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Azzam achieved more fame than nearly any other Syrian artist since the start of the revolution this February, when he created a piece that overlaid Gustav Klimt’s seminal “The Kiss,” in which a couple shares an idealistic kiss, against a photo of a destructed street in Douma.
It was part of a series featuring famous works by Van Gogh, Matisse, Dali and even Andy Warhol, set against destroyed locations in Syria. As to why “The Kiss” went viral? “Maybe people need love more than war right now. But I preferred the Goya [the Spanish artist’s “Third of May, 1808” against a demolished city street]. I think it shows what’s happening in Syria more than the other one does.”
In a corner of Dubai’s Gate Village, the leafy, art-strewn corner of the International Financial Center, is Ayyam Gallery. Once one of the more avant-garde offerings in the Syrian capital of Damascus, Ayyam has reopened in the safer climes of the United Arab Emirates. Owned by a Swiss–Syrian, it’s maintained its Damascene edge, bringing Azzam along to continue his six-year artists’ residency.
“I can’t go back to Syria now,” Azzam says. “The regime’s official newspaper wrote something very bad about my artwork, that I get a lot of money from the U.S. and from Gulf leaders to do work that goes against the regime.”
When he shows his art now, he gets one reaction from the Syrian patrons who wander in and out of the gallery: “Sadness.”
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His road to creative dissidence began in Suada, a village of 600 near Deraa, where the revolution began. He says Suada is a town friendly to amateur artists, unlike others in Syria. (Even in a time of war, “all people want their kids to be doctors and engineers. You know.”)
“It’s not traditional to be an artist in Arab countries,” Azzam says. “But 20 to 30 years ago it was harder. Now it’s easier. I decided when I was six years old. I said, ‘I want to be an artist, I want to draw all the time’.”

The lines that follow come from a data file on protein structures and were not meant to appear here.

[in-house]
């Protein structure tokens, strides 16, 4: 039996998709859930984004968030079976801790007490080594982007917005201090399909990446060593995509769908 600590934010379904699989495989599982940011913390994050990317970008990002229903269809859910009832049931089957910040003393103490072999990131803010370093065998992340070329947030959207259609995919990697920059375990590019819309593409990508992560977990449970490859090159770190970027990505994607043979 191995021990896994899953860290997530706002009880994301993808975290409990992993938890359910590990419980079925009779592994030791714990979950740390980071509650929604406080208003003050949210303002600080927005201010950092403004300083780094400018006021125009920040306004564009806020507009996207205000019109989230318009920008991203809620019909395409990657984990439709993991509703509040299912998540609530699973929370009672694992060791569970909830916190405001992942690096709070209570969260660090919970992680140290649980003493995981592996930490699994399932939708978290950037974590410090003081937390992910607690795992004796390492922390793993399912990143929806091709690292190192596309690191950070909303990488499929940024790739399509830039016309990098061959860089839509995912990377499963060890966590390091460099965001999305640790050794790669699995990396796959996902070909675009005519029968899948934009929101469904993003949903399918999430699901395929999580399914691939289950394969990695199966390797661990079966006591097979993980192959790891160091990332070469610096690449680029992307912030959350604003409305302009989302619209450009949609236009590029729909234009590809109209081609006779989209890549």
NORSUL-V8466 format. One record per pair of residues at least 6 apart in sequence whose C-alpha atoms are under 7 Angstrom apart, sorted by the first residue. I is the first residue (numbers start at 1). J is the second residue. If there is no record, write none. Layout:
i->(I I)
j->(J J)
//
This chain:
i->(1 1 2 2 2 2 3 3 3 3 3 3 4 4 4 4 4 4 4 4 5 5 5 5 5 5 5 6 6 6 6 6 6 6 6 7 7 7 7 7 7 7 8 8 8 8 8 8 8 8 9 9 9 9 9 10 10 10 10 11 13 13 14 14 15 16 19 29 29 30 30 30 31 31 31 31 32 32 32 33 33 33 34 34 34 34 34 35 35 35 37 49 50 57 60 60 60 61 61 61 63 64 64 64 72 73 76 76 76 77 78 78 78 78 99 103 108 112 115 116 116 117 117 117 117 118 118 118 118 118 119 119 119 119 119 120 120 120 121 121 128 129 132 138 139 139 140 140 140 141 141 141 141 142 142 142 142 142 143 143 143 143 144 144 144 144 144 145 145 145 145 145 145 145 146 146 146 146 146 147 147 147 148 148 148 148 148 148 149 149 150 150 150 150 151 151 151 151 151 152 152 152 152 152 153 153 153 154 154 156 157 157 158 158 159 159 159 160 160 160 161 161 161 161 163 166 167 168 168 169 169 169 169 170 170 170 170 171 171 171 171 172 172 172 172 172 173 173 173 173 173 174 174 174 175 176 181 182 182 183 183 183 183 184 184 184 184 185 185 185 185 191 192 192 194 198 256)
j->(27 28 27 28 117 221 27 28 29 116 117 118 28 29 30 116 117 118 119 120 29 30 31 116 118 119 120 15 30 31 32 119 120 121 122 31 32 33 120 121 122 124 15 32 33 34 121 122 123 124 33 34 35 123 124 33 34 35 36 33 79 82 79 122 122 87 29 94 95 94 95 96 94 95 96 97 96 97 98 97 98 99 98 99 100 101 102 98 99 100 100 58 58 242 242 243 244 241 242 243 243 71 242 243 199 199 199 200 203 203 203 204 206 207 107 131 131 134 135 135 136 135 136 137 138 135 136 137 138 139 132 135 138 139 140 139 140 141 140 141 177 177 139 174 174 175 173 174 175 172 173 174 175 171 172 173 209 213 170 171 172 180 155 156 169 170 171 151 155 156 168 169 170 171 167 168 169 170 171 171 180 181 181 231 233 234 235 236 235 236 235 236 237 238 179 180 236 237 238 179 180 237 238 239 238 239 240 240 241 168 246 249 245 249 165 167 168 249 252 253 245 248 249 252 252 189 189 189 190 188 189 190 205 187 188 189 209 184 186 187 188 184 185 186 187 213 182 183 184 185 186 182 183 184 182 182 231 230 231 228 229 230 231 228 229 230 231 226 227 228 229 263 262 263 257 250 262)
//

After graduation from an arts academy in Damascus, he began to paint oil landscapes.
When the first protests began in Deraa in spring 2011, he, like so many other Syrian artists, discovered political leanings he didn’t know he had.
“I hadn’t cared about politics all my life,” he says. “I just liked painting about people’s lives.” He was able to shift his interest in depicting ordinary life into painted commentary on the change around him – fleeing families, destroyed homes.
The “Laundry” series “shows how people leave things behind when they leave – what they leave. The memories of the people who were there. It’s really nothing about politics. It’s just about people.”
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Like for many others, Azzam’s waterloo came “when four people were killed in Deraa [in March 2011], the first day of the revolution. It was the moment not just for me but for all the Syrian people. It was too much, those four people.” (The civilian death toll has now climbed past 70,000.)
On that day, he took refuge in the place he knew best. “I went to my studio, and I did three works. After seven months of the revolution – and please, use the word revolution, because the media, I know, want to make it a civil war or a conflict and for me it’s still a revolution – I decided to move to Dubai with Ayyam. And I still don’t have my own studio. I used to go every morning. I still don’t have a studio.
Azzam is working on a new series now, riding the wave of recognition that came from his spin on “The Kiss.” It depicts buildings that have been destroyed in the war.
“All the buildings in Syria now are like that,” he says.